Examining Twitter’s flight into super app X

An aerial view shows a newly constructed X sign on the roof of the headquarters of the social media platform previously known as Twitter, in San Francisco. Picture: AFP

An aerial view shows a newly constructed X sign on the roof of the headquarters of the social media platform previously known as Twitter, in San Francisco. Picture: AFP

Published Aug 1, 2023


Elon Musk’s X.com, originally conceived as an “everything-store” for financial services in 1999, is being relaunched in 2023 as a more ambitious version of Twitter.

Musk, who now owns Twitter, has outlined plans for a new social network with additional functions for comprehensive communication and financial operations, effectively transforming Twitter into a super app named X.

The new CEO of X, Linda Yaccarino, has painted a vision for the app that extends far beyond its microblogging roots, saying, “X is the future state of unlimited interactivity – centred in audio, video, messaging, payments/banking – creating a global marketplace for ideas, goods, services, and opportunities.”

Musk’s plans for X have been compared to WeChat, the widely used Chinese app that combines social media with other services. Under Musk’s direction, Twitter has already made some product moves that hint at this transformation.

According to Musk, X.com aims to encompass a wider variety of applications and services, inspired by the integrated nature of WeChat. Some of these include job listings from verified organisations and significant opportunities in the payments sector. Musk has spoken about making X a platform for financial transactions, from sending money instantly and in real time to paying users for their content.

The concept of a super app like X.com is not entirely new in the technology world. Other apps, including Instagram, Meta Pay, TikTok, and Snapchat, have also expanded beyond their original functions to offer a wider range of services. The potential for an app like X.com in the US market is compelling, given its potential to provide a one-stop solution for various activities such as socialising, banking, shopping and transportation.

Aside from becoming a super app, X.com will also maintain and expand its social media roots. It will continue to be a social platform where users can post messages (now called "x's"), view posts, and communicate with others. Its subscription service, formerly Twitter Blue, offers premium features such as a verification checkmark, edit posts, less ads, and a share in ad revenue.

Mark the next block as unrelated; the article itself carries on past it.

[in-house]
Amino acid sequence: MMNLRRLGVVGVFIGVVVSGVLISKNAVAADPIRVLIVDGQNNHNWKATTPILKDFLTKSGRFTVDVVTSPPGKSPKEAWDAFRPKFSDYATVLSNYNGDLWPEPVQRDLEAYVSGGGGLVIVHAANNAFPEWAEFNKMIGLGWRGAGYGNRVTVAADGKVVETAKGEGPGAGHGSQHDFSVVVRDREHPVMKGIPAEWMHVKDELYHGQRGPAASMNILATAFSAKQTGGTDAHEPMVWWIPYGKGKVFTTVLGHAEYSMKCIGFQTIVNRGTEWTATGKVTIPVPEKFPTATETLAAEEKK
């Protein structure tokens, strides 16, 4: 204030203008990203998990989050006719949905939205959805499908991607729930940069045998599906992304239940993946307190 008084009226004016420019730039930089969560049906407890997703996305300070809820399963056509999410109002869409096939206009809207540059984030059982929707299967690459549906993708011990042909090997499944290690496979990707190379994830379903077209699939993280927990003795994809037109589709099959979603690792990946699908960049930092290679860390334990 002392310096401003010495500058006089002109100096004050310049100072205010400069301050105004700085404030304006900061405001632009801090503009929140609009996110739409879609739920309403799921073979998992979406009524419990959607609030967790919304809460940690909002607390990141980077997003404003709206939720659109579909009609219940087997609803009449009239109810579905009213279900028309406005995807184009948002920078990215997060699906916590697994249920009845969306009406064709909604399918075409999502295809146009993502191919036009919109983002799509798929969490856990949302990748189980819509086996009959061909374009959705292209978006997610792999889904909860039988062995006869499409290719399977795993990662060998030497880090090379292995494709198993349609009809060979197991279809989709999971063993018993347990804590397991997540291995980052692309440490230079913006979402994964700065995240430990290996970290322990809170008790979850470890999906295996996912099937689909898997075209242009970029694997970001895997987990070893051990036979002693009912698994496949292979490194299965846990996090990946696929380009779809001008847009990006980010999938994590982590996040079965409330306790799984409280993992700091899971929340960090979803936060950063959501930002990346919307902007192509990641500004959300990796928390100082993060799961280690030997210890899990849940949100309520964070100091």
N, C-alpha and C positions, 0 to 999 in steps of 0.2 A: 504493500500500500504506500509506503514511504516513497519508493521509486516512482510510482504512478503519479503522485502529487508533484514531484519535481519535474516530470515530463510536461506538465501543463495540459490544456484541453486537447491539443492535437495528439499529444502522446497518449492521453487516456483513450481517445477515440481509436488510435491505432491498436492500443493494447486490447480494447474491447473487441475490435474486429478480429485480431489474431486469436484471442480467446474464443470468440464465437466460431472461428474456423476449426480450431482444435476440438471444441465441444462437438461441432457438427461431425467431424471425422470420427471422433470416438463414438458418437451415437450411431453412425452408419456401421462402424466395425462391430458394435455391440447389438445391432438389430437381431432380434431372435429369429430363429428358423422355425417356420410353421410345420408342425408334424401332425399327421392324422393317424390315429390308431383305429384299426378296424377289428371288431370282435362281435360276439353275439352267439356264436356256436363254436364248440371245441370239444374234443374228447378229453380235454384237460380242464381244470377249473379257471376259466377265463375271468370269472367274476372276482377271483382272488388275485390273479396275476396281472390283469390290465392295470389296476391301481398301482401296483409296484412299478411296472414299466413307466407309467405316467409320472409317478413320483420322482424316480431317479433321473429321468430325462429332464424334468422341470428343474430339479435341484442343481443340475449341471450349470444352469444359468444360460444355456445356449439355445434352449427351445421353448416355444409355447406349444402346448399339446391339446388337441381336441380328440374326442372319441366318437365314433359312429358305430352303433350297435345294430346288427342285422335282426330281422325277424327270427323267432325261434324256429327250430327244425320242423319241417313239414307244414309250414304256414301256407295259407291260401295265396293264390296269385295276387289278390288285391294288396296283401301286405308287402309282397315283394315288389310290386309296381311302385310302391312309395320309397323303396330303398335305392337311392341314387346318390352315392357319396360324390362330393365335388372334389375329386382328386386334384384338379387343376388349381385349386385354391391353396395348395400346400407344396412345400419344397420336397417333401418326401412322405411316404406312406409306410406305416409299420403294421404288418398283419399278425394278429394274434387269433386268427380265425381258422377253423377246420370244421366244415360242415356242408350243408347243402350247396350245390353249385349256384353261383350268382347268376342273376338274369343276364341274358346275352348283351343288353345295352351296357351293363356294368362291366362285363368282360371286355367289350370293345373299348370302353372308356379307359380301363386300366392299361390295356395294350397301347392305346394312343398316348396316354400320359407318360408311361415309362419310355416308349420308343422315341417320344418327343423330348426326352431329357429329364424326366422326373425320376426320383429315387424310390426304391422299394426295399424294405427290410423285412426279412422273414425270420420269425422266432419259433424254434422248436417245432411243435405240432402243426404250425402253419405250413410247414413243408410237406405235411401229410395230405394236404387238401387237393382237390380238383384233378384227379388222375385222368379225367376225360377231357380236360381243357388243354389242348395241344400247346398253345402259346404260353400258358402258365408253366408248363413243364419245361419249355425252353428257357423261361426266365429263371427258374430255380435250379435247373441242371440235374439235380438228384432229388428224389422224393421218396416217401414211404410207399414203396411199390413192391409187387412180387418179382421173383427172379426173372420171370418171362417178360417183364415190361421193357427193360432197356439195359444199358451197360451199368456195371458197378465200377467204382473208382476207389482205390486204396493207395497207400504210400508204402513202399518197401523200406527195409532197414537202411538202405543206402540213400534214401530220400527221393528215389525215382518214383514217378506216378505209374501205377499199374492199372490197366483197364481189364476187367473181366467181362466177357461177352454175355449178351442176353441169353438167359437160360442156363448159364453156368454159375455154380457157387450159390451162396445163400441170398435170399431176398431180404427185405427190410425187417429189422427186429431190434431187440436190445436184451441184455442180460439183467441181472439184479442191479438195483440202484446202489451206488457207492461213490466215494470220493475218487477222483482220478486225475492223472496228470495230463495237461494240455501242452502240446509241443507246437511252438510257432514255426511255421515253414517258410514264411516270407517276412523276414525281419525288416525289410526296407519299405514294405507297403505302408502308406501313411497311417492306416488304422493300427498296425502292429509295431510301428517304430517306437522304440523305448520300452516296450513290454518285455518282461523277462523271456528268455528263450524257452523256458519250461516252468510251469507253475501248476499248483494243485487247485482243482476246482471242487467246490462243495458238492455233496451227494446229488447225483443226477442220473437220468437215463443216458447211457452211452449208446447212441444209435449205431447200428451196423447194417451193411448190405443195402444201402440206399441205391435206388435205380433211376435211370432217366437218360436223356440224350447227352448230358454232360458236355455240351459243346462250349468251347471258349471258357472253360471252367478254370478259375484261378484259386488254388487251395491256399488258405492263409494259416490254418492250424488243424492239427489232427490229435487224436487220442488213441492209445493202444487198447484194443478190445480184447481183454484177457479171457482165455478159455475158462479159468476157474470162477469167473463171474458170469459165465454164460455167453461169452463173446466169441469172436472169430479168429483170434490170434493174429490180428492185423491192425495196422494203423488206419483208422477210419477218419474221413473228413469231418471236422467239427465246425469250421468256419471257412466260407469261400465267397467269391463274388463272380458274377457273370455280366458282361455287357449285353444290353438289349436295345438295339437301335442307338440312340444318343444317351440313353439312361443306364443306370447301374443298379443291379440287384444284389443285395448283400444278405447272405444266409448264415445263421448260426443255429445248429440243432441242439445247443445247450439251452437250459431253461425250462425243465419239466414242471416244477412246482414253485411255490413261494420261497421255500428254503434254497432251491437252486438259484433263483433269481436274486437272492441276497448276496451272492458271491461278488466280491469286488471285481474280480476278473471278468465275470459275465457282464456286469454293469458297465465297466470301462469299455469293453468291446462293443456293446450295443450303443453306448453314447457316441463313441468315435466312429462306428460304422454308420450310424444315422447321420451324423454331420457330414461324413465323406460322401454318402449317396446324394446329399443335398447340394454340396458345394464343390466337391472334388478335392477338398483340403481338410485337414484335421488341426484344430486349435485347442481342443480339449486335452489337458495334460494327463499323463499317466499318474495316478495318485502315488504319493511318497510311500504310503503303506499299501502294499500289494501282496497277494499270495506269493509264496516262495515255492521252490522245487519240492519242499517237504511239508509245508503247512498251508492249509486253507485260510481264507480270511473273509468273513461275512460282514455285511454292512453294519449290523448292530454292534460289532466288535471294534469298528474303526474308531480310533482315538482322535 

X.com also aims to become a platform for long-form content, with character limits increased up to 25 000 for Blue subscribers and plans to allow users to share “very long, complex articles.” With video uploads of up to two hours for Blue subscribers, Musk is also positioning X.com as a potential rival to YouTube.

However, there are several challenges to realising this vision. Regulatory scrutiny of social media and technology companies is intensifying, possibly limiting the scope of any single app. Furthermore, convincing users to switch to X for various services might be difficult due to the existence of well-established incumbents in these areas.

The success of X.com is uncertain. The platform faces stiff competition in its primary area of microblogging and has been criticised for various reasons, including its verification policy and its association with controversial political figures. Public sentiment towards Twitter has been hesitant at best since Musk’s takeover, and the rebrand to X is unlikely to help the situation.

Despite these challenges, Musk's X.com represents a bold attempt to create a new type of super app that combines a social network with various digital services. Whether users will embrace this model remains to be seen.

James Browning is a freelance tech writer and local music journalist.